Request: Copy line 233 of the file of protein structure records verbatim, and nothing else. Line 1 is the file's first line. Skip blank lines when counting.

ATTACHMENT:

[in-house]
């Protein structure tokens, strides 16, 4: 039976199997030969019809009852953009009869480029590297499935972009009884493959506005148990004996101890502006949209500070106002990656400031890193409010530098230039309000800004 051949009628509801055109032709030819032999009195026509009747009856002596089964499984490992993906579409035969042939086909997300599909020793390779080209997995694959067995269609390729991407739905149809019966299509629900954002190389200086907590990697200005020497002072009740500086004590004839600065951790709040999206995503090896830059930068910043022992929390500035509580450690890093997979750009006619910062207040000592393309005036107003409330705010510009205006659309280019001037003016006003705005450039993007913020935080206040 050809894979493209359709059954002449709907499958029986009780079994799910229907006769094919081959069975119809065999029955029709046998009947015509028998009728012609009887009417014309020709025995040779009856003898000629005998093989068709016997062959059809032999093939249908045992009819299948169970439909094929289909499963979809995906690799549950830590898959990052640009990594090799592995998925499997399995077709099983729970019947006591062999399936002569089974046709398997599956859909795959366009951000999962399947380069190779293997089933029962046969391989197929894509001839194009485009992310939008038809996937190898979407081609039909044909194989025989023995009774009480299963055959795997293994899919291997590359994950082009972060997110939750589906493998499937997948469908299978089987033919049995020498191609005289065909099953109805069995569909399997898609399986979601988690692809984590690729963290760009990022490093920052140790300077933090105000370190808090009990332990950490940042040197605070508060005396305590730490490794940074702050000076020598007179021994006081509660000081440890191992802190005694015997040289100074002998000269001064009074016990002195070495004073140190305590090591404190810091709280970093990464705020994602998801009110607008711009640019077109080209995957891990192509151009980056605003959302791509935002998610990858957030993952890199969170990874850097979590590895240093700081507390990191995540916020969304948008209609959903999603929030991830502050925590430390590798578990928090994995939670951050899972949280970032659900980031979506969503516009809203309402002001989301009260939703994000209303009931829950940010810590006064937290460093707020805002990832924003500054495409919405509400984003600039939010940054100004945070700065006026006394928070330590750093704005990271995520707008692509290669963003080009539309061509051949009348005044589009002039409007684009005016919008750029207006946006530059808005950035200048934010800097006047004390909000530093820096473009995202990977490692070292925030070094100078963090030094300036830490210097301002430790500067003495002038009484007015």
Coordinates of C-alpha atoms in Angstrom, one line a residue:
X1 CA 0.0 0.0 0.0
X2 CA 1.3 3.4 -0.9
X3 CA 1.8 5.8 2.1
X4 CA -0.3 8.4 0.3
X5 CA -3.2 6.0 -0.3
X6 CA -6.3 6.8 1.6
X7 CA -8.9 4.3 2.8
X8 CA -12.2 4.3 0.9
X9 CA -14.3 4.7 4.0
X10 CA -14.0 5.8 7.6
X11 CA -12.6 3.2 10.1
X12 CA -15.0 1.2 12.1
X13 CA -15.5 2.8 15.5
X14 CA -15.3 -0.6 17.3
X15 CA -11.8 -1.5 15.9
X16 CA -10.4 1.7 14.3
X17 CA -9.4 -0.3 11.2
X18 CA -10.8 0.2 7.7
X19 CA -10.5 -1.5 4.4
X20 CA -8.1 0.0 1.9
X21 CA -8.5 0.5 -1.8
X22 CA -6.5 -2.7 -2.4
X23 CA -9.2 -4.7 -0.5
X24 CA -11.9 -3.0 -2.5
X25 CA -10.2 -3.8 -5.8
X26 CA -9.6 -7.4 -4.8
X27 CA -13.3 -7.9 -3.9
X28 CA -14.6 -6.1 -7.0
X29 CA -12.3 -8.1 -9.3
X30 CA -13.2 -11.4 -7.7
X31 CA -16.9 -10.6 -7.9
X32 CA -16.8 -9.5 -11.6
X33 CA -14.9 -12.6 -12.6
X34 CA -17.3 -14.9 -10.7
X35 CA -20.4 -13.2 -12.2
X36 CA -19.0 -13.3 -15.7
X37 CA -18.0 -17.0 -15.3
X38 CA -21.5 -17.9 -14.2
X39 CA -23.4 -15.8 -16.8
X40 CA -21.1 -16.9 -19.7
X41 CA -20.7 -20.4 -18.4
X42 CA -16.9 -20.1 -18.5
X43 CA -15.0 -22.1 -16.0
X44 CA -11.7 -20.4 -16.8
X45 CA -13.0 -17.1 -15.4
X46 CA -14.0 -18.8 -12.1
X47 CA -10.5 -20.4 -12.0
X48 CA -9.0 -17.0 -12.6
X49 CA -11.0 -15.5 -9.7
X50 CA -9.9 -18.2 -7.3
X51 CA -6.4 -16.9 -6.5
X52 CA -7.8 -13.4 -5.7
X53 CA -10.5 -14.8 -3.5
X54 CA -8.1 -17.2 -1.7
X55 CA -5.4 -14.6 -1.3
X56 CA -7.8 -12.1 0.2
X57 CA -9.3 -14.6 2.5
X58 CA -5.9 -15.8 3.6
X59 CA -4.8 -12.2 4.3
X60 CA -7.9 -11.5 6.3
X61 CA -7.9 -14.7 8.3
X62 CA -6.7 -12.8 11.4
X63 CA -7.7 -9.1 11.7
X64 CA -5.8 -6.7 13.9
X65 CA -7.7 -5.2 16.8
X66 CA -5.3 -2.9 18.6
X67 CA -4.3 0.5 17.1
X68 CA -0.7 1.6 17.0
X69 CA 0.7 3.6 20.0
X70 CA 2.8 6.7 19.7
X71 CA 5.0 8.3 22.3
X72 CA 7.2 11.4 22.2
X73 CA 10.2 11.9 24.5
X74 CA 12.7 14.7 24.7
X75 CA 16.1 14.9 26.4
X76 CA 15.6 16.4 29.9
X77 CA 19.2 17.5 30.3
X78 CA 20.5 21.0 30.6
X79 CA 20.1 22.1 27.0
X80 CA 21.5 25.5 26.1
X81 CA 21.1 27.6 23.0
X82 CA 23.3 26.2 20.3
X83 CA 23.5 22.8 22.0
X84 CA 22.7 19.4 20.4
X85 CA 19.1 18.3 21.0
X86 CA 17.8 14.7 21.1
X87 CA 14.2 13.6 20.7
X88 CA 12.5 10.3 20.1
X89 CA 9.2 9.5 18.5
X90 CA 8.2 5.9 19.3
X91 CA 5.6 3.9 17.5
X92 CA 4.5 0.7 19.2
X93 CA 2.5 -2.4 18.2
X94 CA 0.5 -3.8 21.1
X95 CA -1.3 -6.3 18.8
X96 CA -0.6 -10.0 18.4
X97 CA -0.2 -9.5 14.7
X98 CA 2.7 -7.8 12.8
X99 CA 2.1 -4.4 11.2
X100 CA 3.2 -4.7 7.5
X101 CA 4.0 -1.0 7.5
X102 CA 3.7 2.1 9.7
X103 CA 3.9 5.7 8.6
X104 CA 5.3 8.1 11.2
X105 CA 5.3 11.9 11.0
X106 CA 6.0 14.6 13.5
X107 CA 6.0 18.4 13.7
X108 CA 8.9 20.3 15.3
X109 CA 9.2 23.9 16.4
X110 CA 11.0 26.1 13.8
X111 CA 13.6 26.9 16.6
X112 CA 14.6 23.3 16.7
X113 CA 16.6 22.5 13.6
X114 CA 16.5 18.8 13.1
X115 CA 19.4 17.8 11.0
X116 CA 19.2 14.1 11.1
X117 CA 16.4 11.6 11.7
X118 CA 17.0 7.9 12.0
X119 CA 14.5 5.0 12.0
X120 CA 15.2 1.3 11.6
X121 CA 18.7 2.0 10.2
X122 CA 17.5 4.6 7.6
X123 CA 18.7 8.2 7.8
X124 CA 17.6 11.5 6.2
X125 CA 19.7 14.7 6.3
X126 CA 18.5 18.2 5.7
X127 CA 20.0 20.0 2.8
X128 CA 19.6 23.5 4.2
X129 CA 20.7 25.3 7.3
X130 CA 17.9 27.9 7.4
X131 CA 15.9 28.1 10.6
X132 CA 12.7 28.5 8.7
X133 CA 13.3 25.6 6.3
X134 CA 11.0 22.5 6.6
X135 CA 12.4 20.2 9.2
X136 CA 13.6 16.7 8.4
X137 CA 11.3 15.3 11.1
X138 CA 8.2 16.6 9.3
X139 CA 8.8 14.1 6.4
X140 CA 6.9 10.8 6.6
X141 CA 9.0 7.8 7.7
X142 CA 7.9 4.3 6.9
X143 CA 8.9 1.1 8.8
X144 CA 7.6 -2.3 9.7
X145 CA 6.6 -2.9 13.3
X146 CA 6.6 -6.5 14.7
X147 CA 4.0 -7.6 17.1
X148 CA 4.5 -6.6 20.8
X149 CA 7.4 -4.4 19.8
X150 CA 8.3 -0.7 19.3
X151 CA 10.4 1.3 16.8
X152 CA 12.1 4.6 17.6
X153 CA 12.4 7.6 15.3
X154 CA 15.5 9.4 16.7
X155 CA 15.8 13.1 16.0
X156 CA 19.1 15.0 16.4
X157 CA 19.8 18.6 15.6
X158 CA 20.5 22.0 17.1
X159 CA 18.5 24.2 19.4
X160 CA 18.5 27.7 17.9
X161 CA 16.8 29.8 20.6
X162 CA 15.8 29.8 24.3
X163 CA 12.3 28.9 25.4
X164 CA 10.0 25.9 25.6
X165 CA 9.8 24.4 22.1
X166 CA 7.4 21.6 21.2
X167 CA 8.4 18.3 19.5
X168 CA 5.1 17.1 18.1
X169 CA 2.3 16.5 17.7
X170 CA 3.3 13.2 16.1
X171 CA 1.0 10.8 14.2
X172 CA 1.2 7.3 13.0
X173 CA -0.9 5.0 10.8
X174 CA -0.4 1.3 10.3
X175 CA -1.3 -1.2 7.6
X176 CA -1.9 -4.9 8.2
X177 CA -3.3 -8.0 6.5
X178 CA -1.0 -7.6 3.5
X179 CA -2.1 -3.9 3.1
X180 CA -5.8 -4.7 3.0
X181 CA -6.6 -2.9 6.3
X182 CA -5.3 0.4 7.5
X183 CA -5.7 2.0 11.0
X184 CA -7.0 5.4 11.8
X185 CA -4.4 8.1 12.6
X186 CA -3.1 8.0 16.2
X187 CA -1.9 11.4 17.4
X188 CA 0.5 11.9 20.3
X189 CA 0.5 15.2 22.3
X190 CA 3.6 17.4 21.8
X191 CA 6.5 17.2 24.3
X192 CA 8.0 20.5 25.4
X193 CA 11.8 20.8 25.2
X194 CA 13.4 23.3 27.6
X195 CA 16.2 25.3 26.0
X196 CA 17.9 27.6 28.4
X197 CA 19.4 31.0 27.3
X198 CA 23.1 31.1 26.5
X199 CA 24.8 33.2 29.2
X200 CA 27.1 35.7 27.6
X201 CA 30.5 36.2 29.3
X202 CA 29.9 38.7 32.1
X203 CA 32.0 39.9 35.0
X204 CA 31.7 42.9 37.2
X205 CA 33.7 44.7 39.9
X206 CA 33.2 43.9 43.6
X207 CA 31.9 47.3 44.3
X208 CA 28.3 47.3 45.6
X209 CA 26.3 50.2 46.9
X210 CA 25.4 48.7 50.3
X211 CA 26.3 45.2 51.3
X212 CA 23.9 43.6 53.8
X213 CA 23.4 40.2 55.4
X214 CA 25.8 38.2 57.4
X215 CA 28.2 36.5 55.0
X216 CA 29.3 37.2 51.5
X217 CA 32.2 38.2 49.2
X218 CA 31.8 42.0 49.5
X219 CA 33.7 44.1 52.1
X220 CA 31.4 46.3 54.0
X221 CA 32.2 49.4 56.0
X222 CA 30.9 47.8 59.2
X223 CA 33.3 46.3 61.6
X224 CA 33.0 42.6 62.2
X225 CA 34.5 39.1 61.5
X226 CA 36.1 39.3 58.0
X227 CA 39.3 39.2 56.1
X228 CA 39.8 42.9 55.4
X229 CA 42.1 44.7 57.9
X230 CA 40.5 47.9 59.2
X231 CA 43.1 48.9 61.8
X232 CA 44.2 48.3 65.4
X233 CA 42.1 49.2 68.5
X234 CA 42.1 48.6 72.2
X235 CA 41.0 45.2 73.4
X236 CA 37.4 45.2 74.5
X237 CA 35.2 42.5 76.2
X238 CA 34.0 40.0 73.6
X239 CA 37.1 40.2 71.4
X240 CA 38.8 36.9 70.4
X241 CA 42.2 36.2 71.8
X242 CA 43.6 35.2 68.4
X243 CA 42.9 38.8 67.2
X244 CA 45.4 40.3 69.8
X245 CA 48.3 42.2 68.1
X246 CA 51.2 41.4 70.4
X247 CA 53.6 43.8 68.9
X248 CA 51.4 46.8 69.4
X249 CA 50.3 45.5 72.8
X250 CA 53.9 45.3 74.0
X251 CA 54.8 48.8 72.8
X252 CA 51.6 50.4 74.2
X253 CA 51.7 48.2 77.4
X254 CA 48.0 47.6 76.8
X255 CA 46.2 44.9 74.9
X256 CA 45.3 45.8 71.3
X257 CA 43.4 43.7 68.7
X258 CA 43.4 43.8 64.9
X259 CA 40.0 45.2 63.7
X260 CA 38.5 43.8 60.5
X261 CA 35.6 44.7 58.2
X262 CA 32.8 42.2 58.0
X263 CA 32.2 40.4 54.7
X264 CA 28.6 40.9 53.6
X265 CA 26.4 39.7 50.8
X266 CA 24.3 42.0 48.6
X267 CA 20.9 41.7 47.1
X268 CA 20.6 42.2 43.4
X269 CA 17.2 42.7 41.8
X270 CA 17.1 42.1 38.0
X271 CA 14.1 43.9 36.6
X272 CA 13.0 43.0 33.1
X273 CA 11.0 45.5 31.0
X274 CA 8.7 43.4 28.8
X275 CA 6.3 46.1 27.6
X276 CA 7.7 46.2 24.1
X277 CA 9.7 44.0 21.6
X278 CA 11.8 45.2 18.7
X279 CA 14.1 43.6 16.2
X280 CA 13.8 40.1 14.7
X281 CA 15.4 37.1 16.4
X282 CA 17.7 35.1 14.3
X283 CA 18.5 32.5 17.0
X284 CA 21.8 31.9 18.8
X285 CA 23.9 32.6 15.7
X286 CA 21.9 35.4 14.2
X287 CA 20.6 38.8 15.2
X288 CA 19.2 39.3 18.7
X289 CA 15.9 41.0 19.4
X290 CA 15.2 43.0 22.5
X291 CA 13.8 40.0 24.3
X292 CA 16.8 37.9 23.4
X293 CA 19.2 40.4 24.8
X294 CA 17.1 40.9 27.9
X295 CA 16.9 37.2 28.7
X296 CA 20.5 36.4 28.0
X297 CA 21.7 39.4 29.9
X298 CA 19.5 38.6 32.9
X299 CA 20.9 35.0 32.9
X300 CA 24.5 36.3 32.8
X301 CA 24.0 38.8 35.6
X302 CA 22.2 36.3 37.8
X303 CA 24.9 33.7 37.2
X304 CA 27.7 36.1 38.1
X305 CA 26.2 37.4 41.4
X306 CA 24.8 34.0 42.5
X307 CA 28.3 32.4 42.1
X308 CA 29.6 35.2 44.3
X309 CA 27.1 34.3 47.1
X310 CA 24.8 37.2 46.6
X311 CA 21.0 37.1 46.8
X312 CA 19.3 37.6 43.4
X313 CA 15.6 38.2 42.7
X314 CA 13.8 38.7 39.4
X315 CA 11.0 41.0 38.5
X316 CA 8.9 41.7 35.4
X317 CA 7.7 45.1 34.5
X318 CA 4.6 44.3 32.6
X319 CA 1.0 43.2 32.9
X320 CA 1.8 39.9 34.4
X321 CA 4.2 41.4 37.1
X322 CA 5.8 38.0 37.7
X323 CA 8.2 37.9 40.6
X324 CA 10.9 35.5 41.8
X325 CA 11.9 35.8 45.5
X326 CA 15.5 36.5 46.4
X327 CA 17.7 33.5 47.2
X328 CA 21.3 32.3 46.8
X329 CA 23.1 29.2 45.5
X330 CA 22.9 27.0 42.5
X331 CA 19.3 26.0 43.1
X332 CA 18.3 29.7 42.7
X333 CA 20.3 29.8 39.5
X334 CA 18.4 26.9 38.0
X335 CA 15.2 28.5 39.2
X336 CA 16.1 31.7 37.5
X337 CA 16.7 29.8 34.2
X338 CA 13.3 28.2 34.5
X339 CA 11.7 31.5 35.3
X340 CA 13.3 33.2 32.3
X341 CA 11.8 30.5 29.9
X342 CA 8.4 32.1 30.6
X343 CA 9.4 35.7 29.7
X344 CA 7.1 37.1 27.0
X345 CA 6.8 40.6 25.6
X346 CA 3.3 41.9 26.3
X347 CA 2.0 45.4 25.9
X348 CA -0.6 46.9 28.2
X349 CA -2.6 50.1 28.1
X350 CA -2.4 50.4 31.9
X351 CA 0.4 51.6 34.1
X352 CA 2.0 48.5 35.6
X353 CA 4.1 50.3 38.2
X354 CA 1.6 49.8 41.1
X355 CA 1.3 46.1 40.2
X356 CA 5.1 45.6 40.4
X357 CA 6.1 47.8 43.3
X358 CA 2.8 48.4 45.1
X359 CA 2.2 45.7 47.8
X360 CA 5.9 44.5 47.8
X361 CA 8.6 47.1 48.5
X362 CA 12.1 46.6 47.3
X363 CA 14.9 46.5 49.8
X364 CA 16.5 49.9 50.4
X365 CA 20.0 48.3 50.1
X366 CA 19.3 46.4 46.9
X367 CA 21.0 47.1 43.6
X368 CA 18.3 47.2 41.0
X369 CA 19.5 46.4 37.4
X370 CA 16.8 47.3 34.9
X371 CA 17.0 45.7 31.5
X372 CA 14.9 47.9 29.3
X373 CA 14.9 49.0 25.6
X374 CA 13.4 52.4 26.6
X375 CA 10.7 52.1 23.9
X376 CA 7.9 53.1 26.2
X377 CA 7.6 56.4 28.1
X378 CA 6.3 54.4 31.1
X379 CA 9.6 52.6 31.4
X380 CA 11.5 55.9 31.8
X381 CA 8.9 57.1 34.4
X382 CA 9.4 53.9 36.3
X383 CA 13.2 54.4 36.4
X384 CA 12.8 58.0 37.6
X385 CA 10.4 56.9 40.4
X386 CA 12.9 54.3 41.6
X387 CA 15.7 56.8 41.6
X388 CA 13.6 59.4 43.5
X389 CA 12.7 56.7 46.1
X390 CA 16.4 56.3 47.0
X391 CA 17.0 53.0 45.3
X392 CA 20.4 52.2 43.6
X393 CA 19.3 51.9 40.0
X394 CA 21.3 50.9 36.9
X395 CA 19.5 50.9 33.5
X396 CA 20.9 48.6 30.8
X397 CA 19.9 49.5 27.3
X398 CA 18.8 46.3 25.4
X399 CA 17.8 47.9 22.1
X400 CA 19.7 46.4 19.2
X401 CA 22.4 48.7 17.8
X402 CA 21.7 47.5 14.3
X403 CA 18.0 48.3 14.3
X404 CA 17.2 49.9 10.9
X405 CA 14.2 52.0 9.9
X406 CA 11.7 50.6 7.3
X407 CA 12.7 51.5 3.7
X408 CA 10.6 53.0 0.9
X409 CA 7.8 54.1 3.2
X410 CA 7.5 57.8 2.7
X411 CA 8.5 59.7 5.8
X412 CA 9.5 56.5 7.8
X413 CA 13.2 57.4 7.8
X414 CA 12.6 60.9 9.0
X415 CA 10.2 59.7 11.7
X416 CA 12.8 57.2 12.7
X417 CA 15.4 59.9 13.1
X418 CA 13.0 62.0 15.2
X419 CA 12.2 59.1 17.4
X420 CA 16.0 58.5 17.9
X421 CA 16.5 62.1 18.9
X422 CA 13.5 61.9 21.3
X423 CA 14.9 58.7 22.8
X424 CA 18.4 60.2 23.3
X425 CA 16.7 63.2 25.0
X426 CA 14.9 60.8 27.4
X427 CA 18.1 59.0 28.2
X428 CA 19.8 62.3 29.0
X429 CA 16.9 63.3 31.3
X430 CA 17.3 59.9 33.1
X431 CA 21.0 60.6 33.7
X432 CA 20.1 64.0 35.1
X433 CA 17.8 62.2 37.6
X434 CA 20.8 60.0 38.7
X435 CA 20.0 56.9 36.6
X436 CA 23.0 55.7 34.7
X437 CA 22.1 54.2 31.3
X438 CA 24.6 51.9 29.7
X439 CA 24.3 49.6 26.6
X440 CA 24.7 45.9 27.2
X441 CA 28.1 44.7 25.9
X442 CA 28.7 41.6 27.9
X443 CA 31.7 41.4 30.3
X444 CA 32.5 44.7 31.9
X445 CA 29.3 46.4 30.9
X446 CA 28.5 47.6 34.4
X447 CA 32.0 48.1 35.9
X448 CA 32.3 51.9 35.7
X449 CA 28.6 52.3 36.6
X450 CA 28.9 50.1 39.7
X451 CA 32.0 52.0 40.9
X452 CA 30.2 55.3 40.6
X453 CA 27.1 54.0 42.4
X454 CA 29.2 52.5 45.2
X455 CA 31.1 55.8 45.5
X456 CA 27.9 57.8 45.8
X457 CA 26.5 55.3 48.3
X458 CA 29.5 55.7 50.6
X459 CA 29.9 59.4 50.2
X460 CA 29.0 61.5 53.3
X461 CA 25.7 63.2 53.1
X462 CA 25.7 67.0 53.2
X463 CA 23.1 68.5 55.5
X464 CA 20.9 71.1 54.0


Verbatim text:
X230 CA 40.5 47.9 59.2